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A gift that keeps giving: Annual garden guide/calendars

Support your local master gardeners while sharing valuable tips

Placer calendar
The Placer County master gardeners' Gardening Guide and
Calendar is geared toward foothill gardening and weather
patterns. (Photo courtesy pcmg.ucanr.org )



Show your love for the experts who help make us all better gardeners: Our local master gardeners!

At the same time, spread the joy of gardening – or become a more knowledgeable gardener yourself.

In honor of Giving Tuesday, support your county’s UC Cooperative Extension master gardener program while also picking up a perfect gift.

Two local programs have just the ticket for both donations and gift giving: Annual garden guides and calendars.

These publications are major fundraisers for the Placer County and Sacramento County master gardener programs. But with fewer live events during pandemic restrictions, the sale outlets for these publications are fewer, too.

Current interest in gardening continues to grow, and that’s made the 2021 editions much sought-after.

“Some of our vendors have already sold out,” reports Pauline Sakai of the Placer County master gardeners.

With the theme “Smart Choices for Gardening Success,” this is the 29th edition of the Placer master gardeners’ award-winning calendar and garden guide, geared towards foothill gardening and weather patterns.

Featuring planting, growing and harvesting tips, the 13-month calendar and guide includes in-depth articles for every season. Among the topics: Soil testing, planting bare-root berries and trees, how to choose the right tools for the job, seed saving, planting for small spaces and how to help bees.

Sacramento calendar
Sacramento's 2021 publication looks up -- at trees.
(Photo courtesy sacmg.ucanr.edu )
Meanwhile, Sacramento County focused its 2021 gardening guide and calendar on a favorite Sacramento topic: Trees!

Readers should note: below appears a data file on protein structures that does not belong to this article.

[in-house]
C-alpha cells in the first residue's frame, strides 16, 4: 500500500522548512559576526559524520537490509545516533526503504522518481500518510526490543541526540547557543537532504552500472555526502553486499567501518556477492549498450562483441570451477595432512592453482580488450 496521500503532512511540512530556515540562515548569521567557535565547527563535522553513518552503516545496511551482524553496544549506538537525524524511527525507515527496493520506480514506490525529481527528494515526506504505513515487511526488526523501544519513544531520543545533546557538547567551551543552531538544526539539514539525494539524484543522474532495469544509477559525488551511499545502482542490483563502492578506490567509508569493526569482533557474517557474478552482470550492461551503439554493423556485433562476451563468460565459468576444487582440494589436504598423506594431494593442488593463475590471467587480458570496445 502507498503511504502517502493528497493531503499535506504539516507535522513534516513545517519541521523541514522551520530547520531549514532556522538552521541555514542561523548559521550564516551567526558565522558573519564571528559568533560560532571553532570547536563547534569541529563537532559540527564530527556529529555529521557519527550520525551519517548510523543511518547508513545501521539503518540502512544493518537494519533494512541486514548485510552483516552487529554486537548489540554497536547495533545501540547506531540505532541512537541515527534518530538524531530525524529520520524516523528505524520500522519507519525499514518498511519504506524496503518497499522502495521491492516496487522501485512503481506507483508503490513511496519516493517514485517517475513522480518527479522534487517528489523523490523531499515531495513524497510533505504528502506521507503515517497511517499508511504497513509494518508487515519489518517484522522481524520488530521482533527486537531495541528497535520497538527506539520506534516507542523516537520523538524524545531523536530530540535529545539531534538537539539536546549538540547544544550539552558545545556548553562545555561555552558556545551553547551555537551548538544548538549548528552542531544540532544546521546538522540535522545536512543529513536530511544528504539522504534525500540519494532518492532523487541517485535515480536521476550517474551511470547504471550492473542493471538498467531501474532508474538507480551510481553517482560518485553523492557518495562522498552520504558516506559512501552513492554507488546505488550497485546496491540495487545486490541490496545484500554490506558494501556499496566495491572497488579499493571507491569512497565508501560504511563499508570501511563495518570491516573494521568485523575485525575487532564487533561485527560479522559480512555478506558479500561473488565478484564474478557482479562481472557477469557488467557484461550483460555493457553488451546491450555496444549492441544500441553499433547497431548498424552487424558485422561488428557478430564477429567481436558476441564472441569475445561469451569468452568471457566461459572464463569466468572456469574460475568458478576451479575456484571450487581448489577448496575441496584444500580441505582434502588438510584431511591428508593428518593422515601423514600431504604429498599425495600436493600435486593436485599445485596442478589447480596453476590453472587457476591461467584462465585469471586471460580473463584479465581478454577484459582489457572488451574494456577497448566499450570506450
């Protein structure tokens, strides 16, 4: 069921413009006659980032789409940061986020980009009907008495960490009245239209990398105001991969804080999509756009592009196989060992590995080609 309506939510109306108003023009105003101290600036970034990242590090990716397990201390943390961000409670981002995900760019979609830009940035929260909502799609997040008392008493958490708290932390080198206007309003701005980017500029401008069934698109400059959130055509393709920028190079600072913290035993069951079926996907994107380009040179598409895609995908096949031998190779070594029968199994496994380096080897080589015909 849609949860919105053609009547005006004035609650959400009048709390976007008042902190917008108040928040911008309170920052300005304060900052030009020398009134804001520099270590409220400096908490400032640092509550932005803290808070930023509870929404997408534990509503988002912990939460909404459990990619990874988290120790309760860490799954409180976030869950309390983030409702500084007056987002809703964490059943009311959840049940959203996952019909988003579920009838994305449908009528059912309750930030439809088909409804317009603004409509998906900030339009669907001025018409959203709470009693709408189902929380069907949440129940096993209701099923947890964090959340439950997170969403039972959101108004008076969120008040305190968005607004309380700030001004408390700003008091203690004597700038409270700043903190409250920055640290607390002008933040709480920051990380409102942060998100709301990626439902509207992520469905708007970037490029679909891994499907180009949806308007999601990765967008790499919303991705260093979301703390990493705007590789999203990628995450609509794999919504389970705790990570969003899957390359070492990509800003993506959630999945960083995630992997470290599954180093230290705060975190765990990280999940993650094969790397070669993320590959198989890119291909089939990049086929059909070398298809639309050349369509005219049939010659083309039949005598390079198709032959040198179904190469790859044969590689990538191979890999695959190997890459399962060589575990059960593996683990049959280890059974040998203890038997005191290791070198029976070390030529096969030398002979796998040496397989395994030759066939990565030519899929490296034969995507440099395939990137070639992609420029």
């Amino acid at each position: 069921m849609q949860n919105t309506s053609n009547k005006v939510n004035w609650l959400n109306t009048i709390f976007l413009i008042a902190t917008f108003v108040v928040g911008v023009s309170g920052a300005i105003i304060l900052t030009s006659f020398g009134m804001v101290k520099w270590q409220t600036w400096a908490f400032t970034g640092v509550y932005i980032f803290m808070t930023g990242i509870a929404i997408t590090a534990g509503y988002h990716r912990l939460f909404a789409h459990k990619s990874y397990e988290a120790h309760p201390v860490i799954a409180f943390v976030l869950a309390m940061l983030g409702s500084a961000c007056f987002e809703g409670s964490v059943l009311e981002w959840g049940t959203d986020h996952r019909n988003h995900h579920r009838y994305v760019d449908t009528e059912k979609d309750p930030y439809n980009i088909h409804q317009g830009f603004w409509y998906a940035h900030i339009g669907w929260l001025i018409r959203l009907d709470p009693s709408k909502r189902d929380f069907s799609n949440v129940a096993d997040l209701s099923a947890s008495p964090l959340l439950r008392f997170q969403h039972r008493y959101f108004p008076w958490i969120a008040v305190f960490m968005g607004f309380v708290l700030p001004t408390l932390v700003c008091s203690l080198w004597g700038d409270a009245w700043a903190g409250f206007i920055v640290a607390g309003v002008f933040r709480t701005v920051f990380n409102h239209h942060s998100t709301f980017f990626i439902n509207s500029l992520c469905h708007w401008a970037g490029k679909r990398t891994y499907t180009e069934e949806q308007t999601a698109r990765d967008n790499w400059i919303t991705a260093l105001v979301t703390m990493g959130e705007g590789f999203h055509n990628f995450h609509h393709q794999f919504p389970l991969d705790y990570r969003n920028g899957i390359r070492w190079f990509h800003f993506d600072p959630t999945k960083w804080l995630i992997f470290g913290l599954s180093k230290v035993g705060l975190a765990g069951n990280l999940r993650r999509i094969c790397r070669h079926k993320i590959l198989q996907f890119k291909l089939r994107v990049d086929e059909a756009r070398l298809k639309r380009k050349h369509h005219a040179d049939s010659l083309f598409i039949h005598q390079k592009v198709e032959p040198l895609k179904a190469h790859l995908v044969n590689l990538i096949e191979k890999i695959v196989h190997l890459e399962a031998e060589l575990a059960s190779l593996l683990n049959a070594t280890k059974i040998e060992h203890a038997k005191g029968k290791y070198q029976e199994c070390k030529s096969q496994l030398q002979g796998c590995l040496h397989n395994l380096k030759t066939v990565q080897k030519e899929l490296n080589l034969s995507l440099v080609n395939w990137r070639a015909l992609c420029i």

Also priced at $10, the large vertical-format calendar features a beautiful photo (and growing information) of an appropriate tree each month.

It’s packed with gardening tips and appropriate reminders, geared to seasonal tasks. Planting charts and other useful information are also included. Get yours at http://sacmg.ucanr.edu/Gardening_Guide/ or from the vendors listed on the website.

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Dig In: Garden Checklist

For week of March 3:

* Celebrate the city flower! Catch the 100th Sacramento Camellia Show 3 to 6 p.m. Saturday, March 2, and 10 a.m to 5 p.m. Sunday, March 3, at the Scottish Rite Center, 6151 H St., Sacramento. Admission is free.

* Between showers, pick up fallen camellia blooms; that helps cut down on the spread of blossom blight that prematurely browns petals.

* Feed camellias after they bloom with fertilizer formulated for acid-loving plants.

* Camellias need little pruning. Remove dead wood and shape, if necessary.

* Tread lightly or not at all on wet ground; it compacts soil.

* Avoid digging in wet soil, too; wait until it clumps in your hand but doesn’t feel squishy.

* Note spots in your garden that stay wet after storms; improve drainage with the addition of organic matter such as compost.

* Keep an eye out for leaning trunks or ground disturbances around a tree’s base, a sign of shifting roots in the wet soil.

* Fertilize roses, annual flowers and berries as spring growth begins to appear.

* If aphids are attracted to new growth, knock them off with a strong spray of water or insecticidal soap. To make your own “bug soap,” use two tablespoons liquid soap – not detergent – to one quart water in a spray bottle. Shake it up before use. Among the liquid soaps that seem most effective are Dr. Bronner’s Pure-Castile Soaps; try the peppermint scent.

* Pull weeds now! Don’t let them get started. Take a hoe and whack them as soon as they sprout.

* Prune and fertilize spring-flowering shrubs after bloom.

* Cut back and fertilize perennial herbs to encourage new growth.

* Make plans for your summer garden. Once the soil is ready, start adding amendments such as compost.

* Indoors, start seeds for summer favorites such as tomatoes, peppers and squash as well as summer flowers.

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